We were told to pick two families: A first and second choice. My boyfriend asked which family had been waiting the longest, but our counselor refused to answer, not wanting to sway our decision. We read extensively every scrapbook page and packet for all 12 families. Only then making our choice. Interestingly, we both chose the same family. They had been married forever, with jobs reflecting our own. Their answers in the packet lined up perfectly with ours. Even the scrapbook page was our style. They were us in the future. When we presented our choice to our counselor, she was elated and informed us that in fact this particular couple had been waiting the longest. Truly a divine match. The next step was to meet. A quick hour-long meeting to try and get a feel for them in real life so we could officially decide if they were going to be our child’s parents.
My anxiety presents by suppressing my true self and bringing forward a quiet, shy, overly submissive character. My normal loud, sarcastic, joyful personality is no match for the stomach knots. This occasion was no different. From what I remember neither my boyfriend nor I said much. We did not really ask questions or express our opinions. The fear of rejection loomed in our minds. Afterall, they were free to decide we were not the right birth parents for them. Our counselor did most of the talking. She knew the kind of experiences and family we wanted. She was an incredible advocate. Stamping down the anxiety driven quietness and leaving us with a good impression of the way this couple wanted to raise our child.
Once again, we decided to move forward. This couple was the right fit. Although how could you truly tell after talking with someone for an hour that you wanted to engage not only on a lifelong journey with them but gift them with the beautiful blessing of parenting your child? We took the chance, trusting God had saved them specifically for us. We chatted over email for the next month before our next meeting.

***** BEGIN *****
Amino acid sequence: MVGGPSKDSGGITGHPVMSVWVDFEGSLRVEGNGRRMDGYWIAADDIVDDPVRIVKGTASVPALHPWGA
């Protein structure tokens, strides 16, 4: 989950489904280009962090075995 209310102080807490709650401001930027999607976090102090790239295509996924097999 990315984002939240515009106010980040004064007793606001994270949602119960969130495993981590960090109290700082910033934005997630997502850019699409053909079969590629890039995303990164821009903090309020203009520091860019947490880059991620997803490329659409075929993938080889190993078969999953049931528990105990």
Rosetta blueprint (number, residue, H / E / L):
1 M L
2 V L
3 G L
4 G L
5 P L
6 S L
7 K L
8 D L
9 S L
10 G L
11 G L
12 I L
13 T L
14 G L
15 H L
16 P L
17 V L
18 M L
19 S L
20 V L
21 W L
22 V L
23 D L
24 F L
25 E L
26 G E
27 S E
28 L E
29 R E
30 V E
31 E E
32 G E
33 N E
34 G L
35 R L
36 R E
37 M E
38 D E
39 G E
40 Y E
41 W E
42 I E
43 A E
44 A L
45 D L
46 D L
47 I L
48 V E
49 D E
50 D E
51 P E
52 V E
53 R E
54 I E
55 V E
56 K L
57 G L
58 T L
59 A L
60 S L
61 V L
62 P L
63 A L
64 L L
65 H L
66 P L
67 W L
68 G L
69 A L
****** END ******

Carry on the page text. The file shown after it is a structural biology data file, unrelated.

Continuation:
Time was edging closer and closer to my due date. We met again. Another packet. Another list of questions. When do you want them to come to the hospital? Do you want them there for delivery? What about right after? Or maybe the next day? The logistics of thinking through when we wanted to introduce them to their child while simultaneously discussing the procedure of signing our parental rights away felt like a mine field. Our counselor reminded me time and again that this baby was mine until I signed those papers. I got to make every decision. I was in control. I could change my mind at any time about anything.
More time rapidly passed. My due date looming. The desire most women get towards the end of pregnancy never came. I knew the longer I stayed pregnant, the longer I got to keep my child. I adored feeling his kicks and hiccups, knowing his routine inside my body, hearing his heart beat every week. But the time finally came. My sweet babe needed to enter the world and start his own journey. A journey of love and hopefulness outside of myself, outside of my care.
The hospital was not easy. I survived 12 hours of a Pitocin induced labor only to be met with little dilation. An epidural was had. Another 12 hours passed. Even less dilation. A quick decision led me into an OR, my doctor waiting with a scalpel. Some tugging and a lot of pressure. The quiet room suddenly filled with the sweet cries of a baby boy. My heart rejoiced.
The next day, we invited his parents to meet him. Their overwhelming joy filled our room. Even the sun seemed brighter around them. They sat under the window in complete aw of my little bundled boy. I hold onto this moment, a snapshot in my minds eye. This is how I will always picture them. Even after eight years have passed, I still see them perfectly. Cradling my sweet baby. Our sweet baby. My imagined future for him ending while his story began.
…Touch base next week to read part two…